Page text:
Mark Twain Fails as a Miner and Works as a Reporter
1862 Twain Travels West In an adventure later chronicled in the book Roughing It, Twain travels to Nevada with his brother Orion, who had been named the secretary to the territorial governor.
He tries his hand at mining and other schemes, without much success, before becoming a reporter for the Virginia City (Nev.) Daily Territorial Enterprise.
Twain joined his brother, Orion, who in 1861 had been appointed secretary to James W. Nye, the territorial governor of Nevada, and headed west. Twain and his brother traveled for more than two weeks on a stagecoach across the Great Plains and the Rocky Mountains, visiting the Mormon community in Salt Lake City along the way. These experiences inspired Roughing It, and provided material for The Celebrated Jumping Frog of Calaveras County. Twain's journey ended in the silver-mining town of Virginia City, Nevada, where he became a miner. Twain failed as a miner and found work at a Virginia City newspaper, the Territorial Enterprise. It was here that he first used his famous pen name. On February 3, 1863, he signed a humorous travel account "Letter From Carson – re: Joe Goodman; party at Gov. Johnson's; music" with "Mark Twain"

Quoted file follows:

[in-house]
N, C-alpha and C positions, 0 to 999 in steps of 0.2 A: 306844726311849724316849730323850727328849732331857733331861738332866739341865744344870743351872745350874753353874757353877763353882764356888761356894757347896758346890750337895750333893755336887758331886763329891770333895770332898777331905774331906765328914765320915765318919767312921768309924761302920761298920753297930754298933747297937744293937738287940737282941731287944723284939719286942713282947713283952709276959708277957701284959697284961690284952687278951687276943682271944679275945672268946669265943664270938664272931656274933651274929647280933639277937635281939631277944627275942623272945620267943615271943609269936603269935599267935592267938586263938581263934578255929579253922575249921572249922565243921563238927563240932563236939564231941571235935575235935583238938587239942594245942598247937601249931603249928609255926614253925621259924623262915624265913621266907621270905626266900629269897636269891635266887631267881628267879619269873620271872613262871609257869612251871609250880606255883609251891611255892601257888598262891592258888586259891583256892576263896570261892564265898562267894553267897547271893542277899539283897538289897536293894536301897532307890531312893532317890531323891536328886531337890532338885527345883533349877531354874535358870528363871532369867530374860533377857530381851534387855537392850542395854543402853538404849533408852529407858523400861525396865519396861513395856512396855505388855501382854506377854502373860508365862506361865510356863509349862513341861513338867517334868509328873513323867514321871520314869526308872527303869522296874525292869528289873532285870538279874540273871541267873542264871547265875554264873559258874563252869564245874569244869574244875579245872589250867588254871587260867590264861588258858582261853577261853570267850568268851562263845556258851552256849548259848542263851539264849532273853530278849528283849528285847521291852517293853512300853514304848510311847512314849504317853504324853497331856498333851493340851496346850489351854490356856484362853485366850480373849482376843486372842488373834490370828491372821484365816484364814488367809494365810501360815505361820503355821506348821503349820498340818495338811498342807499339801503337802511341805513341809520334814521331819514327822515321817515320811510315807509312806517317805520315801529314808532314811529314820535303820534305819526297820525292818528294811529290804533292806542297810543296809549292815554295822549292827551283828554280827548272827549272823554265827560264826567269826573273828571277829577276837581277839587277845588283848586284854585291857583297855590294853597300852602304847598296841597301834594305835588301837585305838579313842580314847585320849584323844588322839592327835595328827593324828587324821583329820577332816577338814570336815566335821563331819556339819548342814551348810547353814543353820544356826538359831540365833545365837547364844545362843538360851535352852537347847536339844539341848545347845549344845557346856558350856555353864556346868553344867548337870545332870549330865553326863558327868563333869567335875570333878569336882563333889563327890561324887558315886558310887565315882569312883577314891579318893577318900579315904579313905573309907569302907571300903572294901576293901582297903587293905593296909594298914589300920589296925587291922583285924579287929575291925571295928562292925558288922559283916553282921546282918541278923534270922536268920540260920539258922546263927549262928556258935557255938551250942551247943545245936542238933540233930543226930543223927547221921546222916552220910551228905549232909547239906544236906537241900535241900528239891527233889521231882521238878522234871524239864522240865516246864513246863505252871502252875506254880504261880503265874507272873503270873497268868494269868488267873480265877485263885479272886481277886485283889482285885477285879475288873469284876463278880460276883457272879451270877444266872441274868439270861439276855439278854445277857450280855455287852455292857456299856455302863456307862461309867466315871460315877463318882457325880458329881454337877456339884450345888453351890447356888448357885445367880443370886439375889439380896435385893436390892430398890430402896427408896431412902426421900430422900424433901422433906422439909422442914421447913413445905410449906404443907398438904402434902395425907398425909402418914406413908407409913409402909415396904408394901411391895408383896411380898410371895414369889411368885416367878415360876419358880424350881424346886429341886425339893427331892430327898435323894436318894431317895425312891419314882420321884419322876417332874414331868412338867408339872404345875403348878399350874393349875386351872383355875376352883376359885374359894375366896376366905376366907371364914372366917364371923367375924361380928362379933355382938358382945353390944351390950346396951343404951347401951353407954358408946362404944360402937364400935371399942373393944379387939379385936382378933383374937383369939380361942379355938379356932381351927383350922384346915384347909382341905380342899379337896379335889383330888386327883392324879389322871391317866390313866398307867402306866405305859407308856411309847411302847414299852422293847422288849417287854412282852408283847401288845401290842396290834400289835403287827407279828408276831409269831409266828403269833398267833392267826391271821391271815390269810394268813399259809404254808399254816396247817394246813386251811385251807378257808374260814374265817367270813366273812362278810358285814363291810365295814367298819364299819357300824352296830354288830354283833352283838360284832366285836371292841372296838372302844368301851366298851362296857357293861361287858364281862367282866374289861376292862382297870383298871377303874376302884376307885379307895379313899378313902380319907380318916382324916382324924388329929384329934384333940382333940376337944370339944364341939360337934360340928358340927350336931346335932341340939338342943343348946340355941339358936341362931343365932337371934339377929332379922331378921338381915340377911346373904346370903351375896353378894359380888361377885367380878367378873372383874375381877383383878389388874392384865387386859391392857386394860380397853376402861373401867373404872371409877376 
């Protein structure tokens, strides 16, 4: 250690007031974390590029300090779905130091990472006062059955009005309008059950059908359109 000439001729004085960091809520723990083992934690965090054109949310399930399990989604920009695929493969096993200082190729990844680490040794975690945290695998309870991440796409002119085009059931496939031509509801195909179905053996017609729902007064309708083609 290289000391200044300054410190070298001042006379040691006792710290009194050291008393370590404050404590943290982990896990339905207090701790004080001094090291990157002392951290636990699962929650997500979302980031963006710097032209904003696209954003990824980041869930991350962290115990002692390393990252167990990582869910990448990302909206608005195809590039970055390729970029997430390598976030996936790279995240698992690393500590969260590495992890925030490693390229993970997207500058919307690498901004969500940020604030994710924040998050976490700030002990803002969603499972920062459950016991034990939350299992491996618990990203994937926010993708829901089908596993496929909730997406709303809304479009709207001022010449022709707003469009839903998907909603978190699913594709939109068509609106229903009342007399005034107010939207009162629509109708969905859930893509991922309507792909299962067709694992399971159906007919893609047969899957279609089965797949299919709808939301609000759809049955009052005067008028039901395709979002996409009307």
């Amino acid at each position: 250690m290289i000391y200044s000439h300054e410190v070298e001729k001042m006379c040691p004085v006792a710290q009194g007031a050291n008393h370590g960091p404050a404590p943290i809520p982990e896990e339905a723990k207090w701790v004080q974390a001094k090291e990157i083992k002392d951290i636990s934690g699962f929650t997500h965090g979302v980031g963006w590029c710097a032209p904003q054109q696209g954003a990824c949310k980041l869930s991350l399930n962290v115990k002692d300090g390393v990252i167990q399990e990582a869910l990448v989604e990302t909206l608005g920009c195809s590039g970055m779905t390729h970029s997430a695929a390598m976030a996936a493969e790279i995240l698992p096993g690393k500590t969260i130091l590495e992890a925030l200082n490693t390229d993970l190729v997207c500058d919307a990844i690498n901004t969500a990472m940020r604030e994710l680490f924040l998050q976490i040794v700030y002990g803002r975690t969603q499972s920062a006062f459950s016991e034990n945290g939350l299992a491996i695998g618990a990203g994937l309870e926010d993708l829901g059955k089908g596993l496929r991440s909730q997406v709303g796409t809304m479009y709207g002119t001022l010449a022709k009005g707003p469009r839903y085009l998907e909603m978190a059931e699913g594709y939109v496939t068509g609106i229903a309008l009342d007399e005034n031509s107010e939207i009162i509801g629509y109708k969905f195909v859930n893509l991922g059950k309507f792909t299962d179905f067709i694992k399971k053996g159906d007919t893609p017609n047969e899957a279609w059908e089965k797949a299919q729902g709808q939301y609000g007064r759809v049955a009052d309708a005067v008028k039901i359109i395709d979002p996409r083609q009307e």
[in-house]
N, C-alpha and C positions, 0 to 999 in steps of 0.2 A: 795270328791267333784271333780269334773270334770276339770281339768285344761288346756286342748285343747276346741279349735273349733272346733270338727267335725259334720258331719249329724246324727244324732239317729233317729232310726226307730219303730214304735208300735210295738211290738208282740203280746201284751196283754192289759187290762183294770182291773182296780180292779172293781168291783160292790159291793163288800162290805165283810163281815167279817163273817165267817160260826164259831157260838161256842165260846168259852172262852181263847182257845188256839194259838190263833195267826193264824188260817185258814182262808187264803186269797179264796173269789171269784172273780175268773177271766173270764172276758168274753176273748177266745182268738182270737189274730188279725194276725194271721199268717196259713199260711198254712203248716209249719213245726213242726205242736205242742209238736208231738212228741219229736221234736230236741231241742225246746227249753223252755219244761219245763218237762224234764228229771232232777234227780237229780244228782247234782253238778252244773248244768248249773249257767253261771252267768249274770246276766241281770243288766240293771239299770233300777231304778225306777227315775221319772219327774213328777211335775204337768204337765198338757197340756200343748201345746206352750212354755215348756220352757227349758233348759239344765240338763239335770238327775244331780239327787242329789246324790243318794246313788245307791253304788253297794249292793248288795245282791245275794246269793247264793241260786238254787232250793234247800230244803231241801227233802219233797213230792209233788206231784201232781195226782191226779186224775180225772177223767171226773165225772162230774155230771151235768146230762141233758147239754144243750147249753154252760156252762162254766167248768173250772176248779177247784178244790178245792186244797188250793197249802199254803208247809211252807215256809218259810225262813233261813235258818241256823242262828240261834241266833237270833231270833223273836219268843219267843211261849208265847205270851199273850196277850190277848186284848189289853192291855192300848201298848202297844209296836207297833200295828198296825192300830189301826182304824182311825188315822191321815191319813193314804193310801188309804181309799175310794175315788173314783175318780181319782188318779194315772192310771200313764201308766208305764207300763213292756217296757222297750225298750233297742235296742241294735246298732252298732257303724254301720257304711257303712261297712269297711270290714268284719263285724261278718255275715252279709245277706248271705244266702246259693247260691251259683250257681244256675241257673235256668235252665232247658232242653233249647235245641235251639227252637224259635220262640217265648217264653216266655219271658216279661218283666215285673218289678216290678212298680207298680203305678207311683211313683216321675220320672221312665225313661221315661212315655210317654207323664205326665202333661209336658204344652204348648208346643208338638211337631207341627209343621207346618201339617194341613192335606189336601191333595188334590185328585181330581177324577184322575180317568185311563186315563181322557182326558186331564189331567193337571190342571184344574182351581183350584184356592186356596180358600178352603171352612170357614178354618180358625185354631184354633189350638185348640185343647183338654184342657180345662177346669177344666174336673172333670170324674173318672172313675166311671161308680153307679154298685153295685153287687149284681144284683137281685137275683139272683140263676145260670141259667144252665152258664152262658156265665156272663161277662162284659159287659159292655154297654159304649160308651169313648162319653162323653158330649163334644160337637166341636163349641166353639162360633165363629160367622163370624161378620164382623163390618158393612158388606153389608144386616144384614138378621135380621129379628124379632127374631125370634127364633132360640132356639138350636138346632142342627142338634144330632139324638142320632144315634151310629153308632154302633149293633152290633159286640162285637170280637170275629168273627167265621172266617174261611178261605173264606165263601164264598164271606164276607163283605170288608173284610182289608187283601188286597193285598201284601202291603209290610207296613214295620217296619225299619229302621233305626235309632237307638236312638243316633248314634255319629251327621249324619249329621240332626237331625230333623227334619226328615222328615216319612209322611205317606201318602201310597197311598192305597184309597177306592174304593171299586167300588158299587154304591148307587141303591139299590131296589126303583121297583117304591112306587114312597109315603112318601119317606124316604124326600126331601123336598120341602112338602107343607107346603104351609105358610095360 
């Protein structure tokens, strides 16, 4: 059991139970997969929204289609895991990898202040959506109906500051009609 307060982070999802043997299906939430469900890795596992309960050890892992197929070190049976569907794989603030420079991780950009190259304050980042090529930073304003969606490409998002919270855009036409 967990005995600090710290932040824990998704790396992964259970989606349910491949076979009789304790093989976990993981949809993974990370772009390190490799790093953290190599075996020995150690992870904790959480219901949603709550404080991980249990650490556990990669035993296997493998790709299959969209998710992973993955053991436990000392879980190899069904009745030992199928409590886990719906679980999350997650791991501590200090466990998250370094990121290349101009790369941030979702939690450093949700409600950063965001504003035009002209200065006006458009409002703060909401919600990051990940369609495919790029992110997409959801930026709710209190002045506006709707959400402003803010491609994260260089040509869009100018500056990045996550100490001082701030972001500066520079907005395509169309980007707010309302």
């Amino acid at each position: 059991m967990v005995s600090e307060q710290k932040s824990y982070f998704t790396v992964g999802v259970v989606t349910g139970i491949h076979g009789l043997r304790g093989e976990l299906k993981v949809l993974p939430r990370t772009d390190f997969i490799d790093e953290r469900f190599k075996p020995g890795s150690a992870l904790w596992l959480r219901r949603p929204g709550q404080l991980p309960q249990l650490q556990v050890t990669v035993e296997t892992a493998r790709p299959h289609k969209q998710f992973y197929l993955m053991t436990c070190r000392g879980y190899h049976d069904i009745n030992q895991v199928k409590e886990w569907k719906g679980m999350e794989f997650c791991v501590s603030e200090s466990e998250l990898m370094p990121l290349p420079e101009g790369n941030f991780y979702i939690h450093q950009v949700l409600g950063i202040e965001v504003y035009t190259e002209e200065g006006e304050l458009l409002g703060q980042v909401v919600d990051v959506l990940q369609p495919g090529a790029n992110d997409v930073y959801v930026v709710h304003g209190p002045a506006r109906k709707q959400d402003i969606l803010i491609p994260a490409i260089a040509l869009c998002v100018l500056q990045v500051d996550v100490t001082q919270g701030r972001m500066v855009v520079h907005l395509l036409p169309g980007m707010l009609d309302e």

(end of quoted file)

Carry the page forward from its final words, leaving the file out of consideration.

Twain's experiences out West formed him as a writer and became the basis of his second book, Roughing It. In Nevada, Samuel Clemens became a miner, hoping to strike it rich digging up silver in the Comstock Lode and staying for long periods in camp with his fellow prospectors--another mode of living that he later put to literary use. Failing as a miner, he fell into newspaper work in Virginia City for the Territorial Enterprise, where he adopted the pen name "Mark Twain" for the first time.